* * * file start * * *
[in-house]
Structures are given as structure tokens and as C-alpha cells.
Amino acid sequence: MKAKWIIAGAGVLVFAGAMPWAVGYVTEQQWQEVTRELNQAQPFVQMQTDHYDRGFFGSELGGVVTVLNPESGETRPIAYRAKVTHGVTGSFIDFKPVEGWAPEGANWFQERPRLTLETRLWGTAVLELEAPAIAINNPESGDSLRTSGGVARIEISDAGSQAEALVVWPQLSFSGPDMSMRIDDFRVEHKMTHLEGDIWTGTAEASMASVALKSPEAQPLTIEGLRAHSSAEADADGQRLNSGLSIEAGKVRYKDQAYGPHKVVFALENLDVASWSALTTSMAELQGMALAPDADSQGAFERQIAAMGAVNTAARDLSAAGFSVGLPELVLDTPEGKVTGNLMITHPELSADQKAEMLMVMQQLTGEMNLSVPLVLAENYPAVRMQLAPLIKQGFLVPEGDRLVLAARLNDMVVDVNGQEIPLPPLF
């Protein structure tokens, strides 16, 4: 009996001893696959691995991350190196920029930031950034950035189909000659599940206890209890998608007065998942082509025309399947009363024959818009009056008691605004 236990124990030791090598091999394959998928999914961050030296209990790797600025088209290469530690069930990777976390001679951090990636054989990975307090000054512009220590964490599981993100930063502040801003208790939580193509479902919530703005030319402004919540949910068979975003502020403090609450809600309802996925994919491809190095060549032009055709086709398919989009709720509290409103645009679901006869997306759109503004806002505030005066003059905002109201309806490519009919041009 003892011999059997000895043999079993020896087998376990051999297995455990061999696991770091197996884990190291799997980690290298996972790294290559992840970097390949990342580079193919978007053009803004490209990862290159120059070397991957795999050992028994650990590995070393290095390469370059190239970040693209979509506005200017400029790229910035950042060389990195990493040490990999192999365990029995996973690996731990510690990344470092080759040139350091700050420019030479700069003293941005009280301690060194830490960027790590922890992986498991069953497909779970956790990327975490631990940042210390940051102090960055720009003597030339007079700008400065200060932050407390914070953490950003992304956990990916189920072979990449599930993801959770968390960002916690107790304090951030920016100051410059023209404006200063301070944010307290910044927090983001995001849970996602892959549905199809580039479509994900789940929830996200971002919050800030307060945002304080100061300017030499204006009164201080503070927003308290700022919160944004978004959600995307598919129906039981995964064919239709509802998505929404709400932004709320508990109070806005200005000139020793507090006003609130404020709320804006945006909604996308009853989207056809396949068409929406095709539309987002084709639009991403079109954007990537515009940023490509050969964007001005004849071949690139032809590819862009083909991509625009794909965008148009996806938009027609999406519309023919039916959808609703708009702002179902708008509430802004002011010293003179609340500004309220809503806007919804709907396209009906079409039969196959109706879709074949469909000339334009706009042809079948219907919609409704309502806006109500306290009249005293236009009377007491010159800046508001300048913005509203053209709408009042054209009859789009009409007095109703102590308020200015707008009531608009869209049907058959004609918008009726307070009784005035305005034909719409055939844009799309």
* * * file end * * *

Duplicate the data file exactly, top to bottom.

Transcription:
[in-house]
Structures are given as structure tokens and as C-alpha cells.
Amino acid sequence: MKAKWIIAGAGVLVFAGAMPWAVGYVTEQQWQEVTRELNQAQPFVQMQTDHYDRGFFGSELGGVVTVLNPESGETRPIAYRAKVTHGVTGSFIDFKPVEGWAPEGANWFQERPRLTLETRLWGTAVLELEAPAIAINNPESGDSLRTSGGVARIEISDAGSQAEALVVWPQLSFSGPDMSMRIDDFRVEHKMTHLEGDIWTGTAEASMASVALKSPEAQPLTIEGLRAHSSAEADADGQRLNSGLSIEAGKVRYKDQAYGPHKVVFALENLDVASWSALTTSMAELQGMALAPDADSQGAFERQIAAMGAVNTAARDLSAAGFSVGLPELVLDTPEGKVTGNLMITHPELSADQKAEMLMVMQQLTGEMNLSVPLVLAENYPAVRMQLAPLIKQGFLVPEGDRLVLAARLNDMVVDVNGQEIPLPPLF
């Protein structure tokens, strides 16, 4: 009996001893696959691995991350190196920029930031950034950035189909000659599940206890209890998608007065998942082509025309399947009363024959818009009056008691605004 236990124990030791090598091999394959998928999914961050030296209990790797600025088209290469530690069930990777976390001679951090990636054989990975307090000054512009220590964490599981993100930063502040801003208790939580193509479902919530703005030319402004919540949910068979975003502020403090609450809600309802996925994919491809190095060549032009055709086709398919989009709720509290409103645009679901006869997306759109503004806002505030005066003059905002109201309806490519009919041009 003892011999059997000895043999079993020896087998376990051999297995455990061999696991770091197996884990190291799997980690290298996972790294290559992840970097390949990342580079193919978007053009803004490209990862290159120059070397991957795999050992028994650990590995070393290095390469370059190239970040693209979509506005200017400029790229910035950042060389990195990493040490990999192999365990029995996973690996731990510690990344470092080759040139350091700050420019030479700069003293941005009280301690060194830490960027790590922890992986498991069953497909779970956790990327975490631990940042210390940051102090960055720009003597030339007079700008400065200060932050407390914070953490950003992304956990990916189920072979990449599930993801959770968390960002916690107790304090951030920016100051410059023209404006200063301070944010307290910044927090983001995001849970996602892959549905199809580039479509994900789940929830996200971002919050800030307060945002304080100061300017030499204006009164201080503070927003308290700022919160944004978004959600995307598919129906039981995964064919239709509802998505929404709400932004709320508990109070806005200005000139020793507090006003609130404020709320804006945006909604996308009853989207056809396949068409929406095709539309987002084709639009991403079109954007990537515009940023490509050969964007001005004849071949690139032809590819862009083909991509625009794909965008148009996806938009027609999406519309023919039916959808609703708009702002179902708008509430802004002011010293003179609340500004309220809503806007919804709907396209009906079409039969196959109706879709074949469909000339334009706009042809079948219907919609409704309502806006109500306290009249005293236009009377007491010159800046508001300048913005509203053209709408009042054209009859789009009409007095109703102590308020200015707008009531608009869209049907058959004609918008009726307070009784005035305005034909719409055939844009799309």